Having said all that, I can't think of a good simple short term for them.
     

    Roxxxannne

    Senior Member
    American English (New England and NYC)
    I think we might be talking about two (at least) meanings of 'gospel' here. There is the genre of gospel music/singing as defined in Roxxxanne's post #12, with which many of us are familiar with, and then there are songs of praise (or hymns) that refer to the Christian teachings or the Christian gospel.

    I may be wrong, but I suspect that Sara Lee is talking about the latter. And I suspect that these are musically closer to folk or pop than gospel.

    Unless the songs are stylistically in the recognised style of the gospel genre, I think it's best not to describe them as gospel songs.

    Most pop songs are designed to be danced to, but we would never describe them as 'pop dance songs'. I think the same goes for 'gospel songs'.

    In short, I don't think 'Gospel dance song' works as a description for a religious song you can dance to.

    Having said all that, I can't think of a good simple short term for them.
    While I was referring earlier to several specific subgenres of music (#12), I think almost any song these days that praises God in the Christian faith tradition (and that's not sung in the style of an Isaac Watts-type hymn ) can be called 'gospel.' But there's a lot of cross-over, as one would expect. For instance, "Were You There When They Crucified My Lord" is one of the most popular gospel songs, and it has been sung by Johnny Cash and the Carter Family, Willie Nelson, the King's College Cambridge choir, and in a re-working by the late great Sam Cooke and the Soul Stirrers. The song itself was probably composed by African-American slaves, or maybe their children, but the King's College version is probably thousand miles away from that original version.
    I could go on for hours but I won't.
     

    Sara Lee

    Senior Member
    Chinese
    Having said all that, I can't think of a good simple short term for them.
    Thank you for your help and answer, heypresto



    While I was referring earlier to several specific subgenres of music (#12), I think almost any song these days that praises God in the Christian faith tradition (and that's not sung in the style of an Isaac Watts-type hymn ) can be called 'gospel.' But there's a lot of cross-over, as one would expect. For instance, "Were You There When They Crucified My Lord" is one of the most popular gospel songs, and it has been sung by Johnny Cash and the Carter Family, Willie Nelson, the King's College Cambridge choir, and in a re-working by the late great Sam Cooke and the Soul Stirrers. The song itself was probably composed by African-American slaves, or maybe their children, but the King's College version is probably thousand miles away from that original version.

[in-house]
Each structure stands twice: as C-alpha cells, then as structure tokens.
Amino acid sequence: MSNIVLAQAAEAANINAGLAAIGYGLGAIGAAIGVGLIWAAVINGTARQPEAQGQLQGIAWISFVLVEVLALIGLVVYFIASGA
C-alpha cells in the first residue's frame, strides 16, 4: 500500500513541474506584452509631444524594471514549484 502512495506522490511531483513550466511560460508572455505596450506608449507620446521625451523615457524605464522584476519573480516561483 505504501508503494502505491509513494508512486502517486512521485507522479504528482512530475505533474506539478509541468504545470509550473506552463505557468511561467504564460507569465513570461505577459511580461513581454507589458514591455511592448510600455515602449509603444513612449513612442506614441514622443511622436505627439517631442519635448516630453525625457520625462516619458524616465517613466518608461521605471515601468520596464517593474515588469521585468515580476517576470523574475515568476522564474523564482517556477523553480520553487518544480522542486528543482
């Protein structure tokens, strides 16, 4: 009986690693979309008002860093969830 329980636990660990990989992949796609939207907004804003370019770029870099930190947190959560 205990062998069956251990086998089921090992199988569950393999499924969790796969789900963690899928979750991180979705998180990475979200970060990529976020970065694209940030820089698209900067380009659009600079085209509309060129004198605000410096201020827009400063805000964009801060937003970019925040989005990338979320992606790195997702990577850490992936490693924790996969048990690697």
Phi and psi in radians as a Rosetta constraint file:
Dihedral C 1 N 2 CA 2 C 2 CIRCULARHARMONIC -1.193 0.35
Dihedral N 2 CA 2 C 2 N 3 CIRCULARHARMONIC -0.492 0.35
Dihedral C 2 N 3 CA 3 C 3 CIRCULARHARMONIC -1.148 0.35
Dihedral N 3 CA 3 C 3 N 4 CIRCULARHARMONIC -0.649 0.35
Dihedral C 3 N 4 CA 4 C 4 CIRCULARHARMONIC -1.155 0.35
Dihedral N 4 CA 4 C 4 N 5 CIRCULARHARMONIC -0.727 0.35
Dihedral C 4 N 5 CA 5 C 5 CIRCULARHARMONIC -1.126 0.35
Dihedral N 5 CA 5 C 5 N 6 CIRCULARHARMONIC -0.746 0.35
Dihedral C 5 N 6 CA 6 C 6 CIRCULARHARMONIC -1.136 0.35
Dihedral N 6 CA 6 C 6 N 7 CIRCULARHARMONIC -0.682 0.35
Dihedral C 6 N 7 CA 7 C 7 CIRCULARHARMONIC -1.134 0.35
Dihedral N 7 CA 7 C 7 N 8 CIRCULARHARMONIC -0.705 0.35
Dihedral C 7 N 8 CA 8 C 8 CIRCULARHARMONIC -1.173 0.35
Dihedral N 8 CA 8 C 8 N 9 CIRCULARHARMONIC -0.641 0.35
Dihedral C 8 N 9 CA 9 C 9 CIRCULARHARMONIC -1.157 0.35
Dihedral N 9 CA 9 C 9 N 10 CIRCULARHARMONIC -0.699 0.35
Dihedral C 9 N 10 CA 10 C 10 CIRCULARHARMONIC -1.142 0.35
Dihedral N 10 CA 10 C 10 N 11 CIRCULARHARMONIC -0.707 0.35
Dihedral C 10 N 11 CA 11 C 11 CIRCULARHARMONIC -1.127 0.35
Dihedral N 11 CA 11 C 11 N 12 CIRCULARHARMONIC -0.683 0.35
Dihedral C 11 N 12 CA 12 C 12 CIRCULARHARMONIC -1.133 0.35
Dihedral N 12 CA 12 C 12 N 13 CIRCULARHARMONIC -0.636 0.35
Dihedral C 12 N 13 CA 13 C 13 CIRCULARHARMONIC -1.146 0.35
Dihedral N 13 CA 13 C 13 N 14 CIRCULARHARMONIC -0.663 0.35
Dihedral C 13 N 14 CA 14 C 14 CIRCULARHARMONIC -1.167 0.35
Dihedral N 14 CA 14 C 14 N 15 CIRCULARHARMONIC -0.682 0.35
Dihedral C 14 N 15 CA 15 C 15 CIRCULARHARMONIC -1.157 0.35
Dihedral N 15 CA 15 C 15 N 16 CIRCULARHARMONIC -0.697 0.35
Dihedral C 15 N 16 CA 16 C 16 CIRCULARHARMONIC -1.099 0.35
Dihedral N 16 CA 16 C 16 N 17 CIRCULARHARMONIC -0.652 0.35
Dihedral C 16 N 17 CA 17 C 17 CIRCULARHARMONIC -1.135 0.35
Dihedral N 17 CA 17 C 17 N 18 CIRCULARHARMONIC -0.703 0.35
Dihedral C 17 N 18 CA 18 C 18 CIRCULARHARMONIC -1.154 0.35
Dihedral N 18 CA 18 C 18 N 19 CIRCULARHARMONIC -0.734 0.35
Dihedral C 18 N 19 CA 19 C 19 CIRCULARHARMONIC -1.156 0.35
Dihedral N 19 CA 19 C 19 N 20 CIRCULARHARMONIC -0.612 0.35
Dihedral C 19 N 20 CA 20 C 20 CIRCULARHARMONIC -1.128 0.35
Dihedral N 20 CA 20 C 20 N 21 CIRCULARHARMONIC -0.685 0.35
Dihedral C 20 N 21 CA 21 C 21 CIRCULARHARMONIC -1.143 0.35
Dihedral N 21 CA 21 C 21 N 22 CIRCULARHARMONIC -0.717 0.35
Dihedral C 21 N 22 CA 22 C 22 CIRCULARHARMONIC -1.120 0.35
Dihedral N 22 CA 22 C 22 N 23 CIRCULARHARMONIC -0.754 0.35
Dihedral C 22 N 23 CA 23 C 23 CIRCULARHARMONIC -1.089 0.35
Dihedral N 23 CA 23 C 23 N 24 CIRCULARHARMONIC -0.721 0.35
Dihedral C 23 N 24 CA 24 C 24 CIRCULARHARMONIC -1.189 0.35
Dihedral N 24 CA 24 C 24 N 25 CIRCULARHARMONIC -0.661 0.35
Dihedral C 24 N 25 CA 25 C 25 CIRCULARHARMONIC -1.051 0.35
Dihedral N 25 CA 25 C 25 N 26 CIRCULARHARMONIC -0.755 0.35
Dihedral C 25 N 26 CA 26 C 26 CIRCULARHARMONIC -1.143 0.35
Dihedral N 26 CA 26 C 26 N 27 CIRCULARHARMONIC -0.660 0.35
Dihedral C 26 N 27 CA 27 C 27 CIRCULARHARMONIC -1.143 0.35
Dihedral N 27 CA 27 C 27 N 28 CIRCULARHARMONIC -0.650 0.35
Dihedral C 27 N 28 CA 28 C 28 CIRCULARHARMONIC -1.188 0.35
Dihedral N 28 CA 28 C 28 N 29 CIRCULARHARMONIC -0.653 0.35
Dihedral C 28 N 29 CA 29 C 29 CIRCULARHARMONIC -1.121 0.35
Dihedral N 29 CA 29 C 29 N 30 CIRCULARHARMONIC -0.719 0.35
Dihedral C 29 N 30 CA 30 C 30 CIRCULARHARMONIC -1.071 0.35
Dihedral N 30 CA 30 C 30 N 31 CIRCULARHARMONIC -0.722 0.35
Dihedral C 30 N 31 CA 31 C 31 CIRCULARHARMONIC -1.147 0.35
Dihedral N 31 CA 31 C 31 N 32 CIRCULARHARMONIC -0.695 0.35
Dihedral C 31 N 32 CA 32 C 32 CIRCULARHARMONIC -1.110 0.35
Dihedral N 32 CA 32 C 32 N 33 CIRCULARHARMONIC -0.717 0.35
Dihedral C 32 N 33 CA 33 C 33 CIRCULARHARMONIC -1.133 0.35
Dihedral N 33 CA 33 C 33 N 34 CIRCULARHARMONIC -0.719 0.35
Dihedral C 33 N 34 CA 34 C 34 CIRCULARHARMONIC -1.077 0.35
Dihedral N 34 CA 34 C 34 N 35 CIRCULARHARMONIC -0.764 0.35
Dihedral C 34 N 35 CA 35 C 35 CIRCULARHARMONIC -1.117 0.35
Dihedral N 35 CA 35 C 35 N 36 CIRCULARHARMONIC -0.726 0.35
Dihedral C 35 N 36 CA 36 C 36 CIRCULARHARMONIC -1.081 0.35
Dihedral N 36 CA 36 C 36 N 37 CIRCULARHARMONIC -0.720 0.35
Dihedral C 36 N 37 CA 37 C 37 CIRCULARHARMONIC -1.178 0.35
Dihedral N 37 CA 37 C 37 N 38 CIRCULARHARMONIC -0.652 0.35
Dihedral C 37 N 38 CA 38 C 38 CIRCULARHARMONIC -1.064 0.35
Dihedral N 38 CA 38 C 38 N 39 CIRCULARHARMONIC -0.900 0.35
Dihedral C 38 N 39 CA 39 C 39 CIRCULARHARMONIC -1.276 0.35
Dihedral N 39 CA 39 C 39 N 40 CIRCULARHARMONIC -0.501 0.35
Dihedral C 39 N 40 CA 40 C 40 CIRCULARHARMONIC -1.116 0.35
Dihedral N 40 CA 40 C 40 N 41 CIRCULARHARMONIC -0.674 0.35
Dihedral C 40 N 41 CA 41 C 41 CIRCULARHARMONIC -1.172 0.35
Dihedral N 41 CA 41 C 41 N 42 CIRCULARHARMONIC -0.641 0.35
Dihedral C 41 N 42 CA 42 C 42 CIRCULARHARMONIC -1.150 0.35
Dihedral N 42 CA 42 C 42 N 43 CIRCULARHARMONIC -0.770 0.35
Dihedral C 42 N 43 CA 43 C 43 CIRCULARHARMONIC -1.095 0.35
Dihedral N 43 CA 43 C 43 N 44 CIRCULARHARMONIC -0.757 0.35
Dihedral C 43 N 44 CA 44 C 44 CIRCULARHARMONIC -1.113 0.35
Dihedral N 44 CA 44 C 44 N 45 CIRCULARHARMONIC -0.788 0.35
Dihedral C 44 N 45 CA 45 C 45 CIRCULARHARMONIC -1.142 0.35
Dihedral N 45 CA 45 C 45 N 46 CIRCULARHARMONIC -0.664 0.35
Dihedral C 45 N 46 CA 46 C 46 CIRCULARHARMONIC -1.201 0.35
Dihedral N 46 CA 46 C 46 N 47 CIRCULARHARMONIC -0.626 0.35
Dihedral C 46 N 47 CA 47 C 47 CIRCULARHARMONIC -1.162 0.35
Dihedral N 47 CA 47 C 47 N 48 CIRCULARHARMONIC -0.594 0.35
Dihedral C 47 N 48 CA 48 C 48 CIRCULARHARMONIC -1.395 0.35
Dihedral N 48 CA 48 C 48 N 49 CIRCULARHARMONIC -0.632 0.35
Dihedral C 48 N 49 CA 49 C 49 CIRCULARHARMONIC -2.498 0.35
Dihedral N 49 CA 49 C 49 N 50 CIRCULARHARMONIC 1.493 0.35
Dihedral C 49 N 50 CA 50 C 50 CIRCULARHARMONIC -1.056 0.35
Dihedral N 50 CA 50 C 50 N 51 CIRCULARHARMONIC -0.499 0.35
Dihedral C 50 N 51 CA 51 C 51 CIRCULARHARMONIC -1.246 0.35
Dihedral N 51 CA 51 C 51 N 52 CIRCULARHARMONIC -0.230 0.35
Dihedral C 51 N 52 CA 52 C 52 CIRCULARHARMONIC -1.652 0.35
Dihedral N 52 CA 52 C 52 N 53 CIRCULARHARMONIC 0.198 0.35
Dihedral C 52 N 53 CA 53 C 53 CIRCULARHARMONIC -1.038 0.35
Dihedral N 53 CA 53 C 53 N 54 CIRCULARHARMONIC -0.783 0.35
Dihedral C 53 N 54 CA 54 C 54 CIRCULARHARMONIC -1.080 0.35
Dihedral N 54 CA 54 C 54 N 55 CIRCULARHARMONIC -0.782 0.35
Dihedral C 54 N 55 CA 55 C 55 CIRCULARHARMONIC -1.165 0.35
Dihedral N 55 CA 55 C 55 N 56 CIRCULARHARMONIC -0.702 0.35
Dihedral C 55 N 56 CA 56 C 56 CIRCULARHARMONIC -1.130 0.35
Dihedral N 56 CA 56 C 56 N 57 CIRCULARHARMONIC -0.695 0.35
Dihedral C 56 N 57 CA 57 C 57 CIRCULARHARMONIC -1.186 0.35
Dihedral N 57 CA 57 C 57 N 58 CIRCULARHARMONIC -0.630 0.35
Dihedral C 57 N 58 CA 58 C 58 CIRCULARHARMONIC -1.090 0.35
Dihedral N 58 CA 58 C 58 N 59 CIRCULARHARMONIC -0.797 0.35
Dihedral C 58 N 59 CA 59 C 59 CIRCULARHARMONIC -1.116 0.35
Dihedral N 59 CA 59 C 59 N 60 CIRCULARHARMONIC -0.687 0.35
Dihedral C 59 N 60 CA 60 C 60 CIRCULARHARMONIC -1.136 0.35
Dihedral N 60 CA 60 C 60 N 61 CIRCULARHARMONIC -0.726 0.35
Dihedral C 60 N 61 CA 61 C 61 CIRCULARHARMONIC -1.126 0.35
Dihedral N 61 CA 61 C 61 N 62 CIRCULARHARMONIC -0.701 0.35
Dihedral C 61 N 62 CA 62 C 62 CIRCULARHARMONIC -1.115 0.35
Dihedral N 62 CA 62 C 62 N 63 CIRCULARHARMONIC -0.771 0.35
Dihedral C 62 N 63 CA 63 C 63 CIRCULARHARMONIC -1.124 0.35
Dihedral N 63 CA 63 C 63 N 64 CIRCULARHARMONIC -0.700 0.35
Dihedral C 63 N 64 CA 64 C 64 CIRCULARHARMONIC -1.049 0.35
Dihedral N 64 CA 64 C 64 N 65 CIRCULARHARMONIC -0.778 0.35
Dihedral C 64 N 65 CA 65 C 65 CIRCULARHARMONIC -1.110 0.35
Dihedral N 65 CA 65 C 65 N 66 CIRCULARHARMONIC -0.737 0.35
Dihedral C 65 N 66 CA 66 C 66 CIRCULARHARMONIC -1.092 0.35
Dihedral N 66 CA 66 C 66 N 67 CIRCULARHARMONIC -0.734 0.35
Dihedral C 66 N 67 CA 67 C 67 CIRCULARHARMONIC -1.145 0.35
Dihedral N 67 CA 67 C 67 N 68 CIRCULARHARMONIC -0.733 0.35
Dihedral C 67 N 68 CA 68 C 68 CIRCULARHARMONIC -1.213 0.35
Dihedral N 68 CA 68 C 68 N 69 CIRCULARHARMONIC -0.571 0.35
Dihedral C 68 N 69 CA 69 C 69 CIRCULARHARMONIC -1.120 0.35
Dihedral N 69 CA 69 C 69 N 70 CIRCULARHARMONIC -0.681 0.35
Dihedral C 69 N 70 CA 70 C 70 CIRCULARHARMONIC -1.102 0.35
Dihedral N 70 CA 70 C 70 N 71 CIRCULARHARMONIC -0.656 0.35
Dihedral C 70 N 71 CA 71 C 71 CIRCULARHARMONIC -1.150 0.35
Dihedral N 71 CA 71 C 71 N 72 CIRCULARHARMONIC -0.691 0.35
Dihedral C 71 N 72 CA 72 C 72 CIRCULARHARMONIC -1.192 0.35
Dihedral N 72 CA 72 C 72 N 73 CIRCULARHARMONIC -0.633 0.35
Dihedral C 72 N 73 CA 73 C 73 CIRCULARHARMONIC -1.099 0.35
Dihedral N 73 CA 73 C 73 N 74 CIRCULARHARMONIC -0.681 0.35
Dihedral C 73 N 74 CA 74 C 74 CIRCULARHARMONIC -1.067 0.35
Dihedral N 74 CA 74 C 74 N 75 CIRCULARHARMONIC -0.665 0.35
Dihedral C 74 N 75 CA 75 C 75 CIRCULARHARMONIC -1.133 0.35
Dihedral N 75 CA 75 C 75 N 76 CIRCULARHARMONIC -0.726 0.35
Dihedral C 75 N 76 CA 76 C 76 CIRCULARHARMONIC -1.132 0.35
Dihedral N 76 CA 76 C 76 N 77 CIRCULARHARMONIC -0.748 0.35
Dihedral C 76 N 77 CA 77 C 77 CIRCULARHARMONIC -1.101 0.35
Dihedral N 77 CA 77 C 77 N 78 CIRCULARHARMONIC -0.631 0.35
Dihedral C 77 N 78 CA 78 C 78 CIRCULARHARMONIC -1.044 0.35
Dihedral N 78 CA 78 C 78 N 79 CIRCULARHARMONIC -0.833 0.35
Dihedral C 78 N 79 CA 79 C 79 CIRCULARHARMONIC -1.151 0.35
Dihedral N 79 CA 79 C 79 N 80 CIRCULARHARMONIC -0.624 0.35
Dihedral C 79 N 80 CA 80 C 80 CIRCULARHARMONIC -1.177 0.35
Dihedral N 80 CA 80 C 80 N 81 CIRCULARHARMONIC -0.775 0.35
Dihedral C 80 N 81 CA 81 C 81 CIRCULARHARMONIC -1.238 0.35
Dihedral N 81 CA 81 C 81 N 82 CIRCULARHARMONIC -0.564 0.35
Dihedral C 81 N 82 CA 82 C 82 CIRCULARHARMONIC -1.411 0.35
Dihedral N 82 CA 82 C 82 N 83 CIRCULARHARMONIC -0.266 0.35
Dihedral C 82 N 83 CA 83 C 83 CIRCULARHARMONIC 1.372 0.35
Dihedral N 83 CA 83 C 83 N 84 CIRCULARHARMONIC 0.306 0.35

I could go on for hours but I won't.

    Okay, got it.
    Thank you for sharing this with me.
    Thanks a lot for your further and detailed explanation and for your patient help, Roxxxannne


    .
     

    Roxxxannne

    Senior Member
    American English (New England and NYC)
    Thank you for your help and answer, heypresto






    Okay, got it.
    Thank you for sharing this with me.
    Thanks a lot for your further and detailed explanation and for your patient help, Roxxxannne


    .
    One more thing -- this has been at the back of my brain over the last hour, thinking about heypresto's comment #17. "pop gospel" is a type of gospel music, so if you are talking about pop music with evangelizing Christian lyrics, then 'gospel dance song" sort of makes sense. But now that I think of it, you should look on the internet and see what pop-gospel singers call the songs they sing, and use whatever terminology they use.
     

    heypresto

    Senior Member
    English - England
    you should look on the internet and see what pop-gospel singers call the songs they sing, and use whatever terminology they use.
    :thumbsup: :thumbsup: I agree. I think this is very sound advice.

    We've all given this a lot of thought, and come to various conclusions, but for my part at least, it can only be a guess. I'll happily listen to, and enjoy, gospel songs sung by gospel choirs, and by the likes of Johnny Cash and Willy Nelson, but I'm not a Christian, and not part of the intended audience for evangelising pop. I certainly wouldn't dance to it either.:)